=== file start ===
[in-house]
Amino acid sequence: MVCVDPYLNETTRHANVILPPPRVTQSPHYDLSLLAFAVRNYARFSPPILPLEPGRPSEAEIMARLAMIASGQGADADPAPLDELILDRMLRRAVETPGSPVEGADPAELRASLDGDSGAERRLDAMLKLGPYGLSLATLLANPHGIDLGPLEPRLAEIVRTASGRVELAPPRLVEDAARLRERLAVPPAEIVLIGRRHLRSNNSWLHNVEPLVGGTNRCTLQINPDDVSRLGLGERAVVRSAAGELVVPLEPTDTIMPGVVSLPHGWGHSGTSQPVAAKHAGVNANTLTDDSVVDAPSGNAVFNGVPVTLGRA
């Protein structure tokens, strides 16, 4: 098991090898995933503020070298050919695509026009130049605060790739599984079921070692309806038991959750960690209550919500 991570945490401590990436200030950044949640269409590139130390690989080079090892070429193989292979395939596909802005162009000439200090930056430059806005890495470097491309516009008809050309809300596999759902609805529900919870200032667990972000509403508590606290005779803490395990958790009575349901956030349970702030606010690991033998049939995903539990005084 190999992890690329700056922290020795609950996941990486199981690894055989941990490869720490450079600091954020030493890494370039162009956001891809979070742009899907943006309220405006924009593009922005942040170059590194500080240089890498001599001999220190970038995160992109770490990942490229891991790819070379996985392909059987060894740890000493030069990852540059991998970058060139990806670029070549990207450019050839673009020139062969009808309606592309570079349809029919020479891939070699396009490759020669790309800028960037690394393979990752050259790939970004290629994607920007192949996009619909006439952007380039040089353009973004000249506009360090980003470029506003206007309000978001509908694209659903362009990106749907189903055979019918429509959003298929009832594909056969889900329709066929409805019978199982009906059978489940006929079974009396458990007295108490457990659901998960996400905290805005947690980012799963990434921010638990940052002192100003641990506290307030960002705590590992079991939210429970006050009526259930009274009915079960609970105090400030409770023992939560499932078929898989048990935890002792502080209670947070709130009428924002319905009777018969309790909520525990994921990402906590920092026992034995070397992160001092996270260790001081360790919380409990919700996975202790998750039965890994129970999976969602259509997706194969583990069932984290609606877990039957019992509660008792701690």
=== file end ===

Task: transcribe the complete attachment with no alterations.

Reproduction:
[in-house]
Amino acid sequence: MVCVDPYLNETTRHANVILPPPRVTQSPHYDLSLLAFAVRNYARFSPPILPLEPGRPSEAEIMARLAMIASGQGADADPAPLDELILDRMLRRAVETPGSPVEGADPAELRASLDGDSGAERRLDAMLKLGPYGLSLATLLANPHGIDLGPLEPRLAEIVRTASGRVELAPPRLVEDAARLRERLAVPPAEIVLIGRRHLRSNNSWLHNVEPLVGGTNRCTLQINPDDVSRLGLGERAVVRSAAGELVVPLEPTDTIMPGVVSLPHGWGHSGTSQPVAAKHAGVNANTLTDDSVVDAPSGNAVFNGVPVTLGRA
């Protein structure tokens, strides 16, 4: 098991090898995933503020070298050919695509026009130049605060790739599984079921070692309806038991959750960690209550919500 991570945490401590990436200030950044949640269409590139130390690989080079090892070429193989292979395939596909802005162009000439200090930056430059806005890495470097491309516009008809050309809300596999759902609805529900919870200032667990972000509403508590606290005779803490395990958790009575349901956030349970702030606010690991033998049939995903539990005084 190999992890690329700056922290020795609950996941990486199981690894055989941990490869720490450079600091954020030493890494370039162009956001891809979070742009899907943006309220405006924009593009922005942040170059590194500080240089890498001599001999220190970038995160992109770490990942490229891991790819070379996985392909059987060894740890000493030069990852540059991998970058060139990806670029070549990207450019050839673009020139062969009808309606592309570079349809029919020479891939070699396009490759020669790309800028960037690394393979990752050259790939970004290629994607920007192949996009619909006439952007380039040089353009973004000249506009360090980003470029506003206007309000978001509908694209659903362009990106749907189903055979019918429509959003298929009832594909056969889900329709066929409805019978199982009906059978489940006929079974009396458990007295108490457990659901998960996400905290805005947690980012799963990434921010638990940052002192100003641990506290307030960002705590590992079991939210429970006050009526259930009274009915079960609970105090400030409770023992939560499932078929898989048990935890002792502080209670947070709130009428924002319905009777018969309790909520525990994921990402906590920092026992034995070397992160001092996270260790001081360790919380409990919700996975202790998750039965890994129970999976969602259509997706194969583990069932984290609606877990039957019992509660008792701690």